There was a recent article in The Atlantic about “the state of American beer,” ultimately using data from Beverage Industry Magazine to see where the different beer brands (the American ones) stand as of the end of 2013. Most of the article is pretty basic — for example, Bud Light is the most popular American beer, with 294 million cases sold and revenue of over 5 billion (for that one brand) — but there are a few interesting tidbits when you get down to the craft beer section. Should be noted: the total veracity of some of these numbers have been questioned by a few different parties. Should also be noted: I would never classify Sam Adams as “craft.” Maybe 10 years ago, but not now.
Anyway, here’s a chart of the top craft beers in 2013:
Look at the “percent change from prior year” category. Then look at Lagunitas. 85 percent growth?!?! It’s nearly double the next highest craft beer. Check this graph too, which appears to confirm it:
That’s pretty insane growth for a craft beer across just one year. Apparently, though, it might be true. This article is a deep dive on the topic, written in late April of 2013:
Two years ago, his brewery, in a quiet industrial park on North McDowell Boulevard, was producing 161,000 barrels of beer, or around 5 million gallons, placing him a modest No. 17 on the Brewers Association annual list of craft brewers for 2011. A blast of growth brought that total to 254,000 barrels last year, enough to vault Lagunitas 11 places to No. 6 in 2012. It could pump out as much as 480,000 barrels this year, during which he expects to hire his 350th employee, a growth of about 100 in just 12 months. The expansion is almost certain to push the brewery even higher on the 2013 list.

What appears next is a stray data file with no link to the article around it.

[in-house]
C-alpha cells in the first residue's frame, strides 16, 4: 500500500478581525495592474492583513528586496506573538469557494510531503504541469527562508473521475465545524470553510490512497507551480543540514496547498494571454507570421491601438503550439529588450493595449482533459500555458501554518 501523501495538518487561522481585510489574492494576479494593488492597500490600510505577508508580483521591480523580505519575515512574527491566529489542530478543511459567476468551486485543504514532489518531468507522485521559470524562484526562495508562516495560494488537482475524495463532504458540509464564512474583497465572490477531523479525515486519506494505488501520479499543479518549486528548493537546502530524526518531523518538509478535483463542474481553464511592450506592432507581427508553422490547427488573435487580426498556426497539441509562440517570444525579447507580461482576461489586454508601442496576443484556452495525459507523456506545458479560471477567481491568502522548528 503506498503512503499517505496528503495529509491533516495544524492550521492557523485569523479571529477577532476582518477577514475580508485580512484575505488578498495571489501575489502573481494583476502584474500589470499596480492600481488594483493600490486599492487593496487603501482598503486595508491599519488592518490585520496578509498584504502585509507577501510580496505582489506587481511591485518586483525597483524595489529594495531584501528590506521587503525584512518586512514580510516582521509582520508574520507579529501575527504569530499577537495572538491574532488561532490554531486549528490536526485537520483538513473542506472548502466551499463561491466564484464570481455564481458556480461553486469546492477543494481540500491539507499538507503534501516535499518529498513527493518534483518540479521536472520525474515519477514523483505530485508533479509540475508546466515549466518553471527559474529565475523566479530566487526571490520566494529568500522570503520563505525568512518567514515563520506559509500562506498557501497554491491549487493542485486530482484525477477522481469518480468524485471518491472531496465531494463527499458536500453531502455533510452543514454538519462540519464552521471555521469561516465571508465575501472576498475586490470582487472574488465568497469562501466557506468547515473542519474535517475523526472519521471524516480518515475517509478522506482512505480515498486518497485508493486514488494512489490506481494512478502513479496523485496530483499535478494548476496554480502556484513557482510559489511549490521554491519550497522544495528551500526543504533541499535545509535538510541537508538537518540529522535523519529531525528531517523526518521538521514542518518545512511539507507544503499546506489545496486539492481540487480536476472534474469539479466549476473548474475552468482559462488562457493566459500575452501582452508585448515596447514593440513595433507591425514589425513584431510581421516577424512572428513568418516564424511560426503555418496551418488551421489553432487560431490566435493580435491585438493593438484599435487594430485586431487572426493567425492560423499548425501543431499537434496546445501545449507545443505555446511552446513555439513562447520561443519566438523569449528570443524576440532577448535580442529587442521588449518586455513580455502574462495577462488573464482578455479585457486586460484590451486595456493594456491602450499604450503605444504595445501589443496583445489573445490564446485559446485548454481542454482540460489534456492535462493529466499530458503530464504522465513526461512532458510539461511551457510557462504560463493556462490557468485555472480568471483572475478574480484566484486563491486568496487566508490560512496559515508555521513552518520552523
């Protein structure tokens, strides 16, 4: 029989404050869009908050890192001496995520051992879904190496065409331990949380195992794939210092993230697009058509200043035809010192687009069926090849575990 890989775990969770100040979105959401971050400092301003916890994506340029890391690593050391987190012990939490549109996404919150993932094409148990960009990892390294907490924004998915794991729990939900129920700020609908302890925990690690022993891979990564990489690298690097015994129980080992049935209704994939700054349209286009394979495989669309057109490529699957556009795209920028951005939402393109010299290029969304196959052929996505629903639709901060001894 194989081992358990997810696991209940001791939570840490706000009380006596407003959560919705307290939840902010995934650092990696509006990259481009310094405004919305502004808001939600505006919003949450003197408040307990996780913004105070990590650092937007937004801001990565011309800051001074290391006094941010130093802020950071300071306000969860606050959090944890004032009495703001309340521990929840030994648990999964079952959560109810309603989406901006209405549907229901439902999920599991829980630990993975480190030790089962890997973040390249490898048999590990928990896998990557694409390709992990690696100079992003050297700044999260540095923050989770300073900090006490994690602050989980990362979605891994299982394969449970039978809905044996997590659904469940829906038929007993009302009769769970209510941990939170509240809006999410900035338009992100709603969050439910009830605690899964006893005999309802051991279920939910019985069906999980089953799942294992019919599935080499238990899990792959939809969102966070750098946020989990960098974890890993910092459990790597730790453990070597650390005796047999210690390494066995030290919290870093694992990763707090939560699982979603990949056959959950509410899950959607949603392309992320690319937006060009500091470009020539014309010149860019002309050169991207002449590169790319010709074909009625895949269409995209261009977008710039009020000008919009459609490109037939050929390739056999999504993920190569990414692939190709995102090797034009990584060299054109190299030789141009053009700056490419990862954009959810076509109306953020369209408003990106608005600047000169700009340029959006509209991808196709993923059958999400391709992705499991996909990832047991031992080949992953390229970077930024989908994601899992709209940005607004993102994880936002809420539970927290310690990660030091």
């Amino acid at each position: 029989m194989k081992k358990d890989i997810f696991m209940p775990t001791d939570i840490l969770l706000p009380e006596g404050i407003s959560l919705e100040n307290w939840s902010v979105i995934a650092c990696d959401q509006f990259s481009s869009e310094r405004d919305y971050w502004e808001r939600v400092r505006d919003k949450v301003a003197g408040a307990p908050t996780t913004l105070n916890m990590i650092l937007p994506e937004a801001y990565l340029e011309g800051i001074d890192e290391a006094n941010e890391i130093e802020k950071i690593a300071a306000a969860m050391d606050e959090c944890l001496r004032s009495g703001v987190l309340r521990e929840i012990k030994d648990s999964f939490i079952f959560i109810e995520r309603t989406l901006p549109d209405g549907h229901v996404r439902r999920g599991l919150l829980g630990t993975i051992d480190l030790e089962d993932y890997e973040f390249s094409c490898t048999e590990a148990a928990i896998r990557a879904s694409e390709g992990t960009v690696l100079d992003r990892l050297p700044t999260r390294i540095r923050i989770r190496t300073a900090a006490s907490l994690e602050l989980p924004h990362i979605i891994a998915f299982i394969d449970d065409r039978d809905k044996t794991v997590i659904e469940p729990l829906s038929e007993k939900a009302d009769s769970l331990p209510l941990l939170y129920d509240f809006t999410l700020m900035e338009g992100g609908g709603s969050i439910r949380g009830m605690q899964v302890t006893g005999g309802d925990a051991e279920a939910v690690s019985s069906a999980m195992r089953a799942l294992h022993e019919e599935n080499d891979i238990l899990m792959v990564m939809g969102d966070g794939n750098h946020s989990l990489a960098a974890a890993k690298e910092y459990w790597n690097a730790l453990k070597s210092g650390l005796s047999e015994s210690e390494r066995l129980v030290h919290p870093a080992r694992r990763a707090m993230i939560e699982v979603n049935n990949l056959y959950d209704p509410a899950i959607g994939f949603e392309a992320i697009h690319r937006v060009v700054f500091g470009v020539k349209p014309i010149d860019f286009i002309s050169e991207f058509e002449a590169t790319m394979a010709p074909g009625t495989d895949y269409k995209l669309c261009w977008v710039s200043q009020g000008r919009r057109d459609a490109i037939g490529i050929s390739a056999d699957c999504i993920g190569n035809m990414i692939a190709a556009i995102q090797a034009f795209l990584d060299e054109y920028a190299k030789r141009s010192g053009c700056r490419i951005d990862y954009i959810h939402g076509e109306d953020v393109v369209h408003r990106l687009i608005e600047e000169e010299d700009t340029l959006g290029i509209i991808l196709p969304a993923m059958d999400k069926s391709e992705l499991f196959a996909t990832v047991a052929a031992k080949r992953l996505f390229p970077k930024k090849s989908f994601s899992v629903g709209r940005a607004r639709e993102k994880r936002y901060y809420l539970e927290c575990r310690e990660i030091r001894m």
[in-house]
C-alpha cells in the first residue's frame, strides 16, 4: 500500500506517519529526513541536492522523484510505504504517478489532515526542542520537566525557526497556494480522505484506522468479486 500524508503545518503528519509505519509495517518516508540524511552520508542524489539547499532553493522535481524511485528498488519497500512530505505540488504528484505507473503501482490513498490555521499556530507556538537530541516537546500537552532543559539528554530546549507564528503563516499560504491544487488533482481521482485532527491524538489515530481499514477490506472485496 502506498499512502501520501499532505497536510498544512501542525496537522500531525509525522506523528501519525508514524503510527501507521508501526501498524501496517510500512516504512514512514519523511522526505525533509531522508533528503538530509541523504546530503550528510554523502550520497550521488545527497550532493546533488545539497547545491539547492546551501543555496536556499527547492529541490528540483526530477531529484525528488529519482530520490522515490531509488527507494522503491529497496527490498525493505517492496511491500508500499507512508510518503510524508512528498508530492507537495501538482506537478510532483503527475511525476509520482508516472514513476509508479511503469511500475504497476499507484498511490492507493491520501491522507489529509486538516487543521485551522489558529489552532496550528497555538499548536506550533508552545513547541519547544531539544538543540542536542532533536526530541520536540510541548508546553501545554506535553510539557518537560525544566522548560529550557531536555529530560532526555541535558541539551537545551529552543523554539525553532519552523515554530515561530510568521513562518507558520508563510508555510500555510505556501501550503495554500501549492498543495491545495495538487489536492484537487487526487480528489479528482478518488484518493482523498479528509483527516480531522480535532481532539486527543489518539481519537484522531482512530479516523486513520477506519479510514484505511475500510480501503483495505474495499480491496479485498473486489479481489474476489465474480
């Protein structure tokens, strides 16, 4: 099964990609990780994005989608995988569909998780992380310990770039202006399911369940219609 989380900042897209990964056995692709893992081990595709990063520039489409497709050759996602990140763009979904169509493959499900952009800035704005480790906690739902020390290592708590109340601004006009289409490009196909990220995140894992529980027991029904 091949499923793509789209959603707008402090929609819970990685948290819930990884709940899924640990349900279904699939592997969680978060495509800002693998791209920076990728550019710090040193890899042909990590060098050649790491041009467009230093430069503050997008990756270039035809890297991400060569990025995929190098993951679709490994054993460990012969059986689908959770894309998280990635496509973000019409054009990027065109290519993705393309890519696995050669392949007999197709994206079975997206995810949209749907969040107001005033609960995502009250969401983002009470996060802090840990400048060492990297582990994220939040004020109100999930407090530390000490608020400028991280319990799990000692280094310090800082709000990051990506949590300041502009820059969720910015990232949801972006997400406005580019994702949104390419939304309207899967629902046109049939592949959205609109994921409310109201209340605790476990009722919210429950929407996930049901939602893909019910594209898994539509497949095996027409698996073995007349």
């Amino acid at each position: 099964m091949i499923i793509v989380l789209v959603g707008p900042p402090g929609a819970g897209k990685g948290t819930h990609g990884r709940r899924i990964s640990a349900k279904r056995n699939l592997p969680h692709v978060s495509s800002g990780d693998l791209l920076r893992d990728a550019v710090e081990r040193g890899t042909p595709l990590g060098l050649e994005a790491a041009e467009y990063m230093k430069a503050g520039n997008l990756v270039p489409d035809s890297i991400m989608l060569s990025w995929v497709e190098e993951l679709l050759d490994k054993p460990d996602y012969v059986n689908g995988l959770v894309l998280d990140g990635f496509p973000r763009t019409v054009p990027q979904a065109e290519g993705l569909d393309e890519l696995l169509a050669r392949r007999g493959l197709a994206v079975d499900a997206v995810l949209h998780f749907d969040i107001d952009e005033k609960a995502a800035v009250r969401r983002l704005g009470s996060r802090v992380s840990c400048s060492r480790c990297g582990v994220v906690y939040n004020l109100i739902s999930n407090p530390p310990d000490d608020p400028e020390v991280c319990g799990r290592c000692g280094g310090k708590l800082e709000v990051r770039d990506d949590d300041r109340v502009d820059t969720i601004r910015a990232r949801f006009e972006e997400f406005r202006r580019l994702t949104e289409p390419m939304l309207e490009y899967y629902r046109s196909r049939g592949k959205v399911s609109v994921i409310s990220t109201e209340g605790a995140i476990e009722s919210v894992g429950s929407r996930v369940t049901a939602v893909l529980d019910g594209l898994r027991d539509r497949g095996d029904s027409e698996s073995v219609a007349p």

I’ll say this: the beer is pretty good. I’ve had the base IPA, and I’ve had the Lagunitas Sucks a couple of times; New York City (where I grew up and lived immediately prior to living in Minneapolis, where I am currently) isn’t a great city for beer, but I used to a regular Friday happy hour with dudes from work on 33rd and 6th (right near the Empire State Building). The bar we usually started at had maybe 15-20 taps, and the two best were Goose Island and Lagunitas; everything else was Bud/Coors/etc. I definitely had a couple of nights in there where I found myself 4-5 Lagunitas deep at about 9pm, headed home with a warm buzz. I fondly associate Lagunitas with that time, then, and I’m liking their growth. I also like this, from the same article above:
“The packaging is unique in a lot of ways; it’s designed for intelligent people,” said Ron Lindenbusch, longtime Lagunitas marketing director. (In Lagunitas’ slightly twisted world, the title on his business card is “Beer Weasel,” while Magee’s cards often say “Imperial Warlord.”)
Their marketing and branding is unique — it’s not quite the PBR approach, but what is? — and their beer is good, so the growth makes sense — even though about 2,400 new craft breweries have opened in just the past decade or so. It should be noted that Lagunitas is expanding into Chicago in terms of production — their CEO is from there — which should only help them reach additional customers. (The facility opened this past week.)
You can have a whole argument about what should constitute craft at this point in the American beer evolution — should it be based on the sheer size of the brewery, or the resources associated with the product, or the distribution model, or something else — but I’d classify Lagunitas still as “craft,” even though it’s doing 56 million in sales. You don’t see something like that on tap unless the place is trying to be a “beer bar” or at least appeal to a more intelligent beer drinker (even a beer snob, etc.) Their growth is stunning — whether it’s 72 percent or 85 percent is essentially a matter of semantics — and while it probably can’t keep up at that clip, it does showcase some important lessons around marketing and selling beer (keep the internal culture light, expand facilities, and appeal to the smart drinker, not the everyday one — well, Bud Light can do the latter).